The essential role of Akt in cancer cell growth and survival has made it an attractive target for the development of anti-cancer therapeutics (Hennessy et al., 2005
). However recent studies that have revealed opposing functions of Akt1 and Akt2 in the regulation of carcinoma migration leading to metastatic dissemination have necessitated a reevaluation of inhibition of Akt in cancer therapy (Chin and Toker, 2009
; Sawyers, 2006
). Thus far, Akt isoform-specific substrates and molecular mechanisms that are responsible for this distinction have remained elusive. Indeed, despite over 150 Akt substrates that have been characterized to date, only a few have been evaluated for isoform specificity. These include the cell cycle regulators p21 CIP1 (Heron-Milhavet et al., 2006
) and SKP2 (Gao et al., 2009
) that are Akt1-specific targets, whereas MDM2 (Brognard et al., 2007
) and AS160 (Bouzakri et al., 2006
; Gonzalez and McGraw, 2009
) are specifically phosphorylated by Akt2. However, none of these account for the differential effects of Akt isoforms on invasive migration.
In the present study we have identified palladin, an actin-associated protein, as an Akt1 substrate. Phosphorylation of palladin by PI 3-K and Akt1 signaling by physiological stimuli such as IGF-1 as well as by genetic mutations in the pathway, such as PTEN loss and oncogenic PIK3CA supports a role for this Akt1 target in both physiological and pathophysiological signaling. The results presented here also provide evidence for a functional role for palladin in invasive migration of breast cancer cells, and highlight the critical role of palladin phosphorylation in regulating migration and actin bundling.
Despite the high sequence and structural homology among Akt isoforms, Akt1 but not Akt2 interacts with and phosphorylates palladin. Substrate selectivity of isoforms can be achieved by several potential mechanisms, including subcellular compartmentalization, binding to distinct scaffolding molecules and differential activation or regulation by extracellular stimuli. Indeed, it has recently been shown that in insulin-stimulated adipocytes Akt2 preferentially accumulates at the plasma membrane and specifically phosphorylates the substrate AS160 to regulate GLUT4 trafficking (Gonzalez and McGraw, 2009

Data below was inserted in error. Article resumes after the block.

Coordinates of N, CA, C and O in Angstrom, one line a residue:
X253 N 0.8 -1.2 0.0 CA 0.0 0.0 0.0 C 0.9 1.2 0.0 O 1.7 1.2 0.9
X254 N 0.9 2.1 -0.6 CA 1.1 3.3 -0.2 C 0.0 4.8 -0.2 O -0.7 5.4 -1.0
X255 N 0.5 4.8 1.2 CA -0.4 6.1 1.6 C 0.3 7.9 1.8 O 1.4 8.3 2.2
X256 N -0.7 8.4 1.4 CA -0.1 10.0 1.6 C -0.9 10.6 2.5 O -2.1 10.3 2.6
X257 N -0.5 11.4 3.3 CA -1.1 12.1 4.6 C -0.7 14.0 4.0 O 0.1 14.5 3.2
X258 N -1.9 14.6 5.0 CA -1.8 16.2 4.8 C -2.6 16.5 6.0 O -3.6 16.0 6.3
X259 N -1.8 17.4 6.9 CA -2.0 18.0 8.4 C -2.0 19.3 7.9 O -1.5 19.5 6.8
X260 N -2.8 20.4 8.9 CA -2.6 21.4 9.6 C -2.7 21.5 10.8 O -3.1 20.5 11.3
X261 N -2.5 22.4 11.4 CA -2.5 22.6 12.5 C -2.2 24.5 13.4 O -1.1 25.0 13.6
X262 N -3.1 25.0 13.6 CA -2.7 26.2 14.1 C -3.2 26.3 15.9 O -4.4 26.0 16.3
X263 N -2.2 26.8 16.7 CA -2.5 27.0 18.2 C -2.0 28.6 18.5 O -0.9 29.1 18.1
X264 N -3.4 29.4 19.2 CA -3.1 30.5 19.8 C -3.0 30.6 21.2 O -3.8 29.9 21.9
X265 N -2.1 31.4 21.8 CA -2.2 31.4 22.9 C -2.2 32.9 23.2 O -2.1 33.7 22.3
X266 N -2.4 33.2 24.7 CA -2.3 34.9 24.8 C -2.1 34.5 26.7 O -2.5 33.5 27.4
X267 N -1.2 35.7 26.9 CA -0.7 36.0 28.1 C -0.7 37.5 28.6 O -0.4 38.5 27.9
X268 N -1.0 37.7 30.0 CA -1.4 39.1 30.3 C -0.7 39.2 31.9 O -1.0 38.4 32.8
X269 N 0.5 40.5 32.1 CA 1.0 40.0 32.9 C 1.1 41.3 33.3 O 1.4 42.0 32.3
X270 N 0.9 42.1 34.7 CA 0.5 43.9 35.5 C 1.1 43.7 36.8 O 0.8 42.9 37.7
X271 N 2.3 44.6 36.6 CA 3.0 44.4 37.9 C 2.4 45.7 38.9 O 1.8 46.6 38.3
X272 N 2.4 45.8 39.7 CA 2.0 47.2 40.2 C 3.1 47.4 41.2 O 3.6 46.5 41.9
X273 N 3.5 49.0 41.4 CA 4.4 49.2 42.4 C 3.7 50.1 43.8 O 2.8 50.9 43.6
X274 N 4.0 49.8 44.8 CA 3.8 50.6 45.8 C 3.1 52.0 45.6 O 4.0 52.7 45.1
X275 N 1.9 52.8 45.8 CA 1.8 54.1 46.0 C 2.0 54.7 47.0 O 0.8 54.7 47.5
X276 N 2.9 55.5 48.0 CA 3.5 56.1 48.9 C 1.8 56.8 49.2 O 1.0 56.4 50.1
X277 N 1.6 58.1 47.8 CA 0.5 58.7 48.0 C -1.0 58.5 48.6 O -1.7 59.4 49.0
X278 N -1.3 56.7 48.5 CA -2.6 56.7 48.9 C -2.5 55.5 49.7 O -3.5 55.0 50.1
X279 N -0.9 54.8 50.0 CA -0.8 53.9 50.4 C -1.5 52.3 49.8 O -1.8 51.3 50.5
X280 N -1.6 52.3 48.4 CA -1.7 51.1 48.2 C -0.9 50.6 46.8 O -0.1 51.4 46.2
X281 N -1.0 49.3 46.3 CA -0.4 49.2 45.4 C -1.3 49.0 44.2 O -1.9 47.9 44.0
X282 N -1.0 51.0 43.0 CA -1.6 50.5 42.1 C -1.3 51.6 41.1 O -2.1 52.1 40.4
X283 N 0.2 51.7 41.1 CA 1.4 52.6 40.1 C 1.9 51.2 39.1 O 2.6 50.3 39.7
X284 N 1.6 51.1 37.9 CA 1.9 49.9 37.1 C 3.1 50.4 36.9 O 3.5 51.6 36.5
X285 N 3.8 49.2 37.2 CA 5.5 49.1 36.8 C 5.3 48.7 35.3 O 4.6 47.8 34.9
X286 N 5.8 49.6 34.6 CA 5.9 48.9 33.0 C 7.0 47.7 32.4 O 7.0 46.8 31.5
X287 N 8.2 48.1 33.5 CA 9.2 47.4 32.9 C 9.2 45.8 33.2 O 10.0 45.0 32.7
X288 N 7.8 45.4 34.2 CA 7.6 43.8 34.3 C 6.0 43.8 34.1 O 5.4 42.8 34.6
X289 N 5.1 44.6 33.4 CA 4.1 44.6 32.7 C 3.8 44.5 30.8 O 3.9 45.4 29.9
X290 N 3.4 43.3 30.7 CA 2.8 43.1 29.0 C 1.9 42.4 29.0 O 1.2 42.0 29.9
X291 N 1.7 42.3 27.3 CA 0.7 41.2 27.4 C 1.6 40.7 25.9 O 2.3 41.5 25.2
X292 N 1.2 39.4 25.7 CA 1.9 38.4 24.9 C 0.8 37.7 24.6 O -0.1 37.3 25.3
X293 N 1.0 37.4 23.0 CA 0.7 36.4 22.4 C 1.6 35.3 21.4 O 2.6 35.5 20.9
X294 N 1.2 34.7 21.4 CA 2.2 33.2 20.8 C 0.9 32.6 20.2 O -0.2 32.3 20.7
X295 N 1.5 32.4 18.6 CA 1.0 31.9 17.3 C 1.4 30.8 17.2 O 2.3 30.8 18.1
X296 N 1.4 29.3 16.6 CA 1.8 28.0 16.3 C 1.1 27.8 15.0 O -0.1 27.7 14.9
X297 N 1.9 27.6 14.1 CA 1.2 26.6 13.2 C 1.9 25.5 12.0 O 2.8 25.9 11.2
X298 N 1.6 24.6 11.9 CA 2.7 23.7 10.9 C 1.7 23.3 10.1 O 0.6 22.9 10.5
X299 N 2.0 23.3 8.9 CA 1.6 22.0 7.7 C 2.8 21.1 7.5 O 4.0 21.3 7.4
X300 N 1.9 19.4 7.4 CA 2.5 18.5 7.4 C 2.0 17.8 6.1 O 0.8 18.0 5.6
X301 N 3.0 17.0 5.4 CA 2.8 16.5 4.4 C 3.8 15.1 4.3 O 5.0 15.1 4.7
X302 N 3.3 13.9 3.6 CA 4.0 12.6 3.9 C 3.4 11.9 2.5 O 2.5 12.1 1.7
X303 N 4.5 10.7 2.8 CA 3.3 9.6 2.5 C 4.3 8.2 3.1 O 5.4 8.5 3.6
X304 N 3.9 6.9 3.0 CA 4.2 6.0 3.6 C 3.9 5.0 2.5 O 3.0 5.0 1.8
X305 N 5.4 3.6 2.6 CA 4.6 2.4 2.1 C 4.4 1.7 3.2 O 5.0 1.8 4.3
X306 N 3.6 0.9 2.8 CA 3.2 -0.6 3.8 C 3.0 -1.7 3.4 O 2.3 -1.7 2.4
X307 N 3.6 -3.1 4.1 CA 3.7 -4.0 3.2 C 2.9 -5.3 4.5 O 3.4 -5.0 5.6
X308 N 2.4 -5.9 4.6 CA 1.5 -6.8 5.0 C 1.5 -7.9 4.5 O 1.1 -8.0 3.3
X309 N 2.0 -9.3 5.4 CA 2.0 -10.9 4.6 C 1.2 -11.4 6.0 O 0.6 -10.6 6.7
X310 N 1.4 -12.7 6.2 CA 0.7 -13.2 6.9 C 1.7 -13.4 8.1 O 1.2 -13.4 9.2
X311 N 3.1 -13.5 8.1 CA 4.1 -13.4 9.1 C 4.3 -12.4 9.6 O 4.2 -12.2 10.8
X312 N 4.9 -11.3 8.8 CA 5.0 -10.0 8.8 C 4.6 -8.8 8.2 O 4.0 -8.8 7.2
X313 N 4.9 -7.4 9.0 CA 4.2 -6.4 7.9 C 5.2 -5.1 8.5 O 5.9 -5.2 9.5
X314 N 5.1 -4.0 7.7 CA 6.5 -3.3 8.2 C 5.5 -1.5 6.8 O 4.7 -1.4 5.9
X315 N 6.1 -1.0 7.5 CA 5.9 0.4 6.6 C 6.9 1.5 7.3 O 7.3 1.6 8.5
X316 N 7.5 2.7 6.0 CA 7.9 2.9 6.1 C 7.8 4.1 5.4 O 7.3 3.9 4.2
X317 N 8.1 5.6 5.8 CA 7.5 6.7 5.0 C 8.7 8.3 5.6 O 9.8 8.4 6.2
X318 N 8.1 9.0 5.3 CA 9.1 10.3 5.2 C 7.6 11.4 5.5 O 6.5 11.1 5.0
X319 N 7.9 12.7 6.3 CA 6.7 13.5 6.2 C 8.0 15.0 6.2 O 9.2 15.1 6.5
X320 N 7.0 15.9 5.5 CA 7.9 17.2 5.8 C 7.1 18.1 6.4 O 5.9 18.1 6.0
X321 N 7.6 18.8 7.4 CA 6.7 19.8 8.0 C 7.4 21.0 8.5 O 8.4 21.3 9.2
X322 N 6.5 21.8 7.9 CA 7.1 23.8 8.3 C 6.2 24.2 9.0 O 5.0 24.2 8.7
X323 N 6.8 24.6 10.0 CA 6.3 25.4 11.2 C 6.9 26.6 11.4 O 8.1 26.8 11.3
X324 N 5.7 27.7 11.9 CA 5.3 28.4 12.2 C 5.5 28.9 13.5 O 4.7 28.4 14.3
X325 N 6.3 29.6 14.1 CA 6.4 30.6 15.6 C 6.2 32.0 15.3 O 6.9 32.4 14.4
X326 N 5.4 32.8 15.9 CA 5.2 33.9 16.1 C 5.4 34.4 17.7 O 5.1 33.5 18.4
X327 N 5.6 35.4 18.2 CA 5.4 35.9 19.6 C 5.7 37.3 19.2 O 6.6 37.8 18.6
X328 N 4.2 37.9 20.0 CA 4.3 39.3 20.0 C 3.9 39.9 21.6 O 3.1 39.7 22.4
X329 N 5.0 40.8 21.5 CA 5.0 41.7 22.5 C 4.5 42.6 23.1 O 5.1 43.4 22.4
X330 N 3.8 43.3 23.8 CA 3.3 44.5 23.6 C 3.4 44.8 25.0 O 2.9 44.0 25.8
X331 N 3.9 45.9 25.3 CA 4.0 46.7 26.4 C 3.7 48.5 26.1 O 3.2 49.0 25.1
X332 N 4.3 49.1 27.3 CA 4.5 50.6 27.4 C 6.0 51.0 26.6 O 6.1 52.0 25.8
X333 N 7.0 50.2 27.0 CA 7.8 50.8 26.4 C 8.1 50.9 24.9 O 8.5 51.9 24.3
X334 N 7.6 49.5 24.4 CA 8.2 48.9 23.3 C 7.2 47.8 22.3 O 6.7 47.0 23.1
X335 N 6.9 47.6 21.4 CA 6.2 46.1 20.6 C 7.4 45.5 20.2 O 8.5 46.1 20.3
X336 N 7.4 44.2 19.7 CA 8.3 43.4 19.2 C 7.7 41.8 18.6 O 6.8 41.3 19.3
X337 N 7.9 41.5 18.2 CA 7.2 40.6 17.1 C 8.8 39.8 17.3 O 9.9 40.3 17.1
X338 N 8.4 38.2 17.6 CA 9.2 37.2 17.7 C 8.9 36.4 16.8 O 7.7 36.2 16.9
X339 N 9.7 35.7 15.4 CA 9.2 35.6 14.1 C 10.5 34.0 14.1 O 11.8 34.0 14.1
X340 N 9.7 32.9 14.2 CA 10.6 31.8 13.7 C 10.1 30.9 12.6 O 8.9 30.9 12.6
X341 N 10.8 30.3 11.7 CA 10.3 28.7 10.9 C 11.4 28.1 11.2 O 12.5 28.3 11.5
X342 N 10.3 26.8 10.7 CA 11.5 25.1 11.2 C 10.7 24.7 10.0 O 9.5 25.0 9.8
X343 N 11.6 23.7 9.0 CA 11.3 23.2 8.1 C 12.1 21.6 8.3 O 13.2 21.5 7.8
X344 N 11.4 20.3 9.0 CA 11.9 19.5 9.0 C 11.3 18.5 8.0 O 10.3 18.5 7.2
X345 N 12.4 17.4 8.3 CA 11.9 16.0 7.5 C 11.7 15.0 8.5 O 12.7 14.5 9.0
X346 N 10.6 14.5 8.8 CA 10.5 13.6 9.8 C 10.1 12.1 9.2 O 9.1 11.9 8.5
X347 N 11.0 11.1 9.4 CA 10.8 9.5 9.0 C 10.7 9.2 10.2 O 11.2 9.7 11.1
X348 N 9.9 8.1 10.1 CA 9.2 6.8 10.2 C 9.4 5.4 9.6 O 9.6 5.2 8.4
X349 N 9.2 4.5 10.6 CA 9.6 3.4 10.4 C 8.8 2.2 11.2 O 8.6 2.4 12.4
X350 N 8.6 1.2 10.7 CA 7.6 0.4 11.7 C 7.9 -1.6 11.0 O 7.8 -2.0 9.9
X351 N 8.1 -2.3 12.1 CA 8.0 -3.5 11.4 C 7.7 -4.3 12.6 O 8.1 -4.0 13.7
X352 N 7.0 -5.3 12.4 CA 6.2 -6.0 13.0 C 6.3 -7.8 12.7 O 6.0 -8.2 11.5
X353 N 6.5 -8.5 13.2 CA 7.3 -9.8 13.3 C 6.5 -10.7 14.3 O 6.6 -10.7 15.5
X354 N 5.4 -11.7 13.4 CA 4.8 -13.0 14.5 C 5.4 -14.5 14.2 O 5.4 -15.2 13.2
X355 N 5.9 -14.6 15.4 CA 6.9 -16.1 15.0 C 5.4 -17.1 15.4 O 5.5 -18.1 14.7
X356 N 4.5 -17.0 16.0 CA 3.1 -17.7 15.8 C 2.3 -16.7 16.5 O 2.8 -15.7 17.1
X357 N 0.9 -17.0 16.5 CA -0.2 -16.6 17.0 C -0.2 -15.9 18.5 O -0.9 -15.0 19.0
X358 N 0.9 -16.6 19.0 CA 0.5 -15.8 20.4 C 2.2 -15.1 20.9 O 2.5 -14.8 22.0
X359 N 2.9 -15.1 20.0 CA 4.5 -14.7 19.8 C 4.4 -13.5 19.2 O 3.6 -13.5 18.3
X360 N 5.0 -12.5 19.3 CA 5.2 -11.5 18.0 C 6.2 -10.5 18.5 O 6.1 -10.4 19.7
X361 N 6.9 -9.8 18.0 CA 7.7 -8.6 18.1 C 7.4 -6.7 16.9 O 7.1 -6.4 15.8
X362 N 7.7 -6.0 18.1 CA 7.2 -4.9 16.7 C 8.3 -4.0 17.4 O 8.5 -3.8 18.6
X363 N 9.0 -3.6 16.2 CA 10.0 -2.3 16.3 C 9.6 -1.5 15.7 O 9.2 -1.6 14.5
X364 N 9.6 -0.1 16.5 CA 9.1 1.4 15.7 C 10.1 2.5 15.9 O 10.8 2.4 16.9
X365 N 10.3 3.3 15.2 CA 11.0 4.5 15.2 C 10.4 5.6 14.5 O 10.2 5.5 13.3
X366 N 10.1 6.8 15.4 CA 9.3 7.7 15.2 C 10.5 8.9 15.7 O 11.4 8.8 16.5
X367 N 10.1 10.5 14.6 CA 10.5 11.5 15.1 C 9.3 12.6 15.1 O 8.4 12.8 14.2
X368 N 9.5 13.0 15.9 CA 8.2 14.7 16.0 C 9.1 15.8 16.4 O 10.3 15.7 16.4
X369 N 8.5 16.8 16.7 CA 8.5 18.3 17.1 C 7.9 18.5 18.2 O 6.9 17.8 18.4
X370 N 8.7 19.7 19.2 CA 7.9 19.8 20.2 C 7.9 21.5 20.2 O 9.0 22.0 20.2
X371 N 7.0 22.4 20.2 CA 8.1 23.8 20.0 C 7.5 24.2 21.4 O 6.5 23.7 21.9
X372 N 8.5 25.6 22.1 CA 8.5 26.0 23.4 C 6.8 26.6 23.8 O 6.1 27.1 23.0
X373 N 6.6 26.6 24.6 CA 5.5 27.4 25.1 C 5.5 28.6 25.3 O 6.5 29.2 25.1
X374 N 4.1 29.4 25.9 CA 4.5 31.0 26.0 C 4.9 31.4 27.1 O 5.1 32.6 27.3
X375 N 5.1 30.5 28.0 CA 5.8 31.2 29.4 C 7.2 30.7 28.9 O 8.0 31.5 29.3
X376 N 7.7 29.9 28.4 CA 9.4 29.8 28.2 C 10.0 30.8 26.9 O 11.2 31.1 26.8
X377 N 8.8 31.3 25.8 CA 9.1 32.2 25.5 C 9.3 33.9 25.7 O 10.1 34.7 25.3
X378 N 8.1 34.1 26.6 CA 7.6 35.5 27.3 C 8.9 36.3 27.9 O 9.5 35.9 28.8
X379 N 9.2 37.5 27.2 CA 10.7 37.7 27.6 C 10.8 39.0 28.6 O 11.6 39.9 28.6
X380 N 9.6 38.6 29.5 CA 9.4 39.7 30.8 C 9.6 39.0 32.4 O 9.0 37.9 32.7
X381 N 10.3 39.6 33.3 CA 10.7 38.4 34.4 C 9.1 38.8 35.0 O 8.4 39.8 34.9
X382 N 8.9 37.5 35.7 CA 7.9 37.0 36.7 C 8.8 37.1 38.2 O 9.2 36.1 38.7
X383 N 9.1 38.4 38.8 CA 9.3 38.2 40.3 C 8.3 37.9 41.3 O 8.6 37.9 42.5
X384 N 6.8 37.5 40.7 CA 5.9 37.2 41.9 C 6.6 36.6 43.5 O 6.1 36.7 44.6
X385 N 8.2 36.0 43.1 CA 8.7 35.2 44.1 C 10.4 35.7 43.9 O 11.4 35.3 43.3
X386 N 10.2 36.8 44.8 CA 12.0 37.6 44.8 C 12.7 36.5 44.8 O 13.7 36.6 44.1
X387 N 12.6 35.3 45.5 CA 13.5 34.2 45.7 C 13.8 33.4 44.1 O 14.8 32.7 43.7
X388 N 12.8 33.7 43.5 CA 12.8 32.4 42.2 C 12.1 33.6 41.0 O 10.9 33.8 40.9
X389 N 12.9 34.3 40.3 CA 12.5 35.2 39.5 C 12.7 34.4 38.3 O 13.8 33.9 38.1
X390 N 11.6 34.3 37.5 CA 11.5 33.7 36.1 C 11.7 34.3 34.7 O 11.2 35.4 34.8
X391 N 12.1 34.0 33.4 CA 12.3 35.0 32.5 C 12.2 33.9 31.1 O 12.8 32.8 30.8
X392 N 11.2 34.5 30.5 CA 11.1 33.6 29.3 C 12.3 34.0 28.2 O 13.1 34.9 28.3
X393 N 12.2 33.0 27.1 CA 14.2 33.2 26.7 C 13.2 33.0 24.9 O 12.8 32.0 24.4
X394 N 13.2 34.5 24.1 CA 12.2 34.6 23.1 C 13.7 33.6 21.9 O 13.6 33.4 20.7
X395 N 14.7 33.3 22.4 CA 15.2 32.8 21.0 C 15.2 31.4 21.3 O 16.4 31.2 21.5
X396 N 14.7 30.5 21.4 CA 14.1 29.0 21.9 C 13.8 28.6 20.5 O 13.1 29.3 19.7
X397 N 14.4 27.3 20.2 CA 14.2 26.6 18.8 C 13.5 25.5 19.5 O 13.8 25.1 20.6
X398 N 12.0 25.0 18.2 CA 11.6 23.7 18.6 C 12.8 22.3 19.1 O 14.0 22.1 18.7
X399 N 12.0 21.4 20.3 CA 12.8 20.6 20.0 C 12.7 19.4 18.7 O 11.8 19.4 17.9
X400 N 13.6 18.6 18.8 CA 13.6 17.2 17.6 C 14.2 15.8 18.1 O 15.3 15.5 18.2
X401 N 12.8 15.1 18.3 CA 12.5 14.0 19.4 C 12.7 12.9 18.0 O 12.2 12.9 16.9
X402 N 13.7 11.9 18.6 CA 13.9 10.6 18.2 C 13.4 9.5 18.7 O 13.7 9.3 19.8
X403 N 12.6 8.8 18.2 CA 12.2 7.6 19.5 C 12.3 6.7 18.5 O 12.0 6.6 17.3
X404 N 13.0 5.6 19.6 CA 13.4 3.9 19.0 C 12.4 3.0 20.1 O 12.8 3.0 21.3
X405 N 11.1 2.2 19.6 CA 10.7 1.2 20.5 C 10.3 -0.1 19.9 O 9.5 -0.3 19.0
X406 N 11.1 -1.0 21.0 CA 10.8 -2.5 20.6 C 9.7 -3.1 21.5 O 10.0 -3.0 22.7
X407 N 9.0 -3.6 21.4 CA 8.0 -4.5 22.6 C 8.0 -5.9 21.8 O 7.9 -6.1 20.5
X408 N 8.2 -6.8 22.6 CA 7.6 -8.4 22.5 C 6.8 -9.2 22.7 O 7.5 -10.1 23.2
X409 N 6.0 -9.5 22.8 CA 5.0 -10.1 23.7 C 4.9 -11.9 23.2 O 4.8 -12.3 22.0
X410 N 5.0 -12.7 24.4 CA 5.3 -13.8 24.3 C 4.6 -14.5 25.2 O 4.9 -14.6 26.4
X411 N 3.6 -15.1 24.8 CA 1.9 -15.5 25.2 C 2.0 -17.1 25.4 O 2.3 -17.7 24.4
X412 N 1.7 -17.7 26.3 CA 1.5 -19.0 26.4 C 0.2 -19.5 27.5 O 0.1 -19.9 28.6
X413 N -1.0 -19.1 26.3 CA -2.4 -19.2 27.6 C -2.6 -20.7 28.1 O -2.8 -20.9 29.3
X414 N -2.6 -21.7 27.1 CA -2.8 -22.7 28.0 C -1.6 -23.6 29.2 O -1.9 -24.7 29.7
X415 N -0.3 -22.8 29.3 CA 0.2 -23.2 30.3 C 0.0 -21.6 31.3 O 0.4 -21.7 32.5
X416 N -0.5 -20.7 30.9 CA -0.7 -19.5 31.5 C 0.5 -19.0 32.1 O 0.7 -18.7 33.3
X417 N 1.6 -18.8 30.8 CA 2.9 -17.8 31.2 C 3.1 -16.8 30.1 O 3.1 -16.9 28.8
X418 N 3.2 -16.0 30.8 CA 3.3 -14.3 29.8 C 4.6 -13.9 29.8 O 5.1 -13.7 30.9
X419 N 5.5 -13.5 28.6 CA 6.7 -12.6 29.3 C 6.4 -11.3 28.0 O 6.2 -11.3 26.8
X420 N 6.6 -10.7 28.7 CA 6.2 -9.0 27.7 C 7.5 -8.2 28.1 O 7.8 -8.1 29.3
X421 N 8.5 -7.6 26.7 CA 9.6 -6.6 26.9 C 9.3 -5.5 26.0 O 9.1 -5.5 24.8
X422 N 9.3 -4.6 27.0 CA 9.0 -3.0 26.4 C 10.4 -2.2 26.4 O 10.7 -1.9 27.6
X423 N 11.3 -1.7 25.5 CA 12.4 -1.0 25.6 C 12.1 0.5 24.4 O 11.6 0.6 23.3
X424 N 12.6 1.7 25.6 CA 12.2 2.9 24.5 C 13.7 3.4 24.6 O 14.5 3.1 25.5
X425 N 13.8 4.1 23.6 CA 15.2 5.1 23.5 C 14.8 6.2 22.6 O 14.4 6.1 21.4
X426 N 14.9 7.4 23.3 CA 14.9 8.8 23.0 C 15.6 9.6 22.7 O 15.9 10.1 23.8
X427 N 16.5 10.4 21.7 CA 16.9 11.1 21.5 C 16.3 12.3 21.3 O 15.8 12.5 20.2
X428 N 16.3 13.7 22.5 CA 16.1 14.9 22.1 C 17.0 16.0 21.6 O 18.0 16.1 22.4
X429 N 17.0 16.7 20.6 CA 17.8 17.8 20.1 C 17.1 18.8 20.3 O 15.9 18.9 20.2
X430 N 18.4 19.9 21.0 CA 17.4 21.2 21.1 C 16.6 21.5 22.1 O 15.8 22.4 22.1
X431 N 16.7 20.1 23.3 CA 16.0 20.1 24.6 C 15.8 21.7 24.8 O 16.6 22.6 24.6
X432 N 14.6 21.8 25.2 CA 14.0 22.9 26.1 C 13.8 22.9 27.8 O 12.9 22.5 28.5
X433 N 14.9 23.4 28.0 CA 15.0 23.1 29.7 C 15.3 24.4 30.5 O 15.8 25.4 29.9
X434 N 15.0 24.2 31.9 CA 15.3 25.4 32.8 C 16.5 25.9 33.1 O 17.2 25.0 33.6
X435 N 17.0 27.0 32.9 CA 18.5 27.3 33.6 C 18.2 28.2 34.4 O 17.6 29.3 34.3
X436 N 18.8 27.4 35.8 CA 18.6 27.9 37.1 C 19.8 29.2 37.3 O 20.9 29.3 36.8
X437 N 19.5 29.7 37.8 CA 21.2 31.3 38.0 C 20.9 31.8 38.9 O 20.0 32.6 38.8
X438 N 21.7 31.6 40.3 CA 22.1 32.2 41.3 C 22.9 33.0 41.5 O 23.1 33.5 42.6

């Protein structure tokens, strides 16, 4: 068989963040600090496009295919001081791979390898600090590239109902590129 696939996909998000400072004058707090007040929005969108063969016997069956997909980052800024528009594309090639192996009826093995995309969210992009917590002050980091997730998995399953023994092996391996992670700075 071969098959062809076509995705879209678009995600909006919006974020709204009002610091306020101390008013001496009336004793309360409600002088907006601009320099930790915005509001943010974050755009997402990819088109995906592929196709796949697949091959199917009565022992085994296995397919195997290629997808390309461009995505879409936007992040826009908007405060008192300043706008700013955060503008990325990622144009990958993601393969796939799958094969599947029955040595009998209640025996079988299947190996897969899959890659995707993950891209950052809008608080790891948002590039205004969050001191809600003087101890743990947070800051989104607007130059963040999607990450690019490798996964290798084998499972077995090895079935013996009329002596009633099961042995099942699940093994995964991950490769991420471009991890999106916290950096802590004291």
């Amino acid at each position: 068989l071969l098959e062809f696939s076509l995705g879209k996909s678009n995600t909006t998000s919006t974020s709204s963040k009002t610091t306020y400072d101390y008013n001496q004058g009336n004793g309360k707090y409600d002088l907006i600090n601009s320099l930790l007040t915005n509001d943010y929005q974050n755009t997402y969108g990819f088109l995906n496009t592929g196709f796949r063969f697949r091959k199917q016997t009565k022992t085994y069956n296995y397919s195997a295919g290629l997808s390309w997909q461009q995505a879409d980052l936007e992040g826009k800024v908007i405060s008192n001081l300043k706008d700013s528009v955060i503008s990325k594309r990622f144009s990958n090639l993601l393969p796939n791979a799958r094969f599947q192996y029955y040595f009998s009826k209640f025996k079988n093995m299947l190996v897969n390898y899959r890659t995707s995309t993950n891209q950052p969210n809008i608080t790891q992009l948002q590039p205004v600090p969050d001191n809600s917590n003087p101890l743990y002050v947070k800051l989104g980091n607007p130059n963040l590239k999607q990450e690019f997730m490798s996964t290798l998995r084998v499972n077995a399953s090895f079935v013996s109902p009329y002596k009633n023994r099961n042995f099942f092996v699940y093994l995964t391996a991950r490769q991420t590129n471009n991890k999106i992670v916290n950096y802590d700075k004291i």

). However, differential compartmentalization of Akt isoforms is unlikely to account for the exclusivity of palladin phosphorylation by Akt1, since purified Akt1 but not Akt2 phosphorylates palladin in a cell-free system. It is more likely that an intrinsic molecular determinant or ‘docking motif’ on Akt1 promotes its association with palladin. The data from the Akt chimeras studies indicate that the linker region of Akt1 plays an important role in determining the isoform-specificity of palladin phosphorylation. Interestingly, Field and colleagues have identified the same region as an important determinant in the ability of Akt1 and Akt2 to form dorsal ruffles during fibroblast migration (Zhou et al., 2006
). The precise residues within the linker region that are responsible for this isoform-specificity are yet to be determined. Regardless, these data point to an important function of the linker region in modulating palladin phosphorylation by the Akt1 pathway.
Our findings that palladin has an anti-migratory role in breast cancer cells differ from a recent study in which palladin knockdown by siRNA inhibited invasive migration in Transwell assays (Goicoechea et al., 2009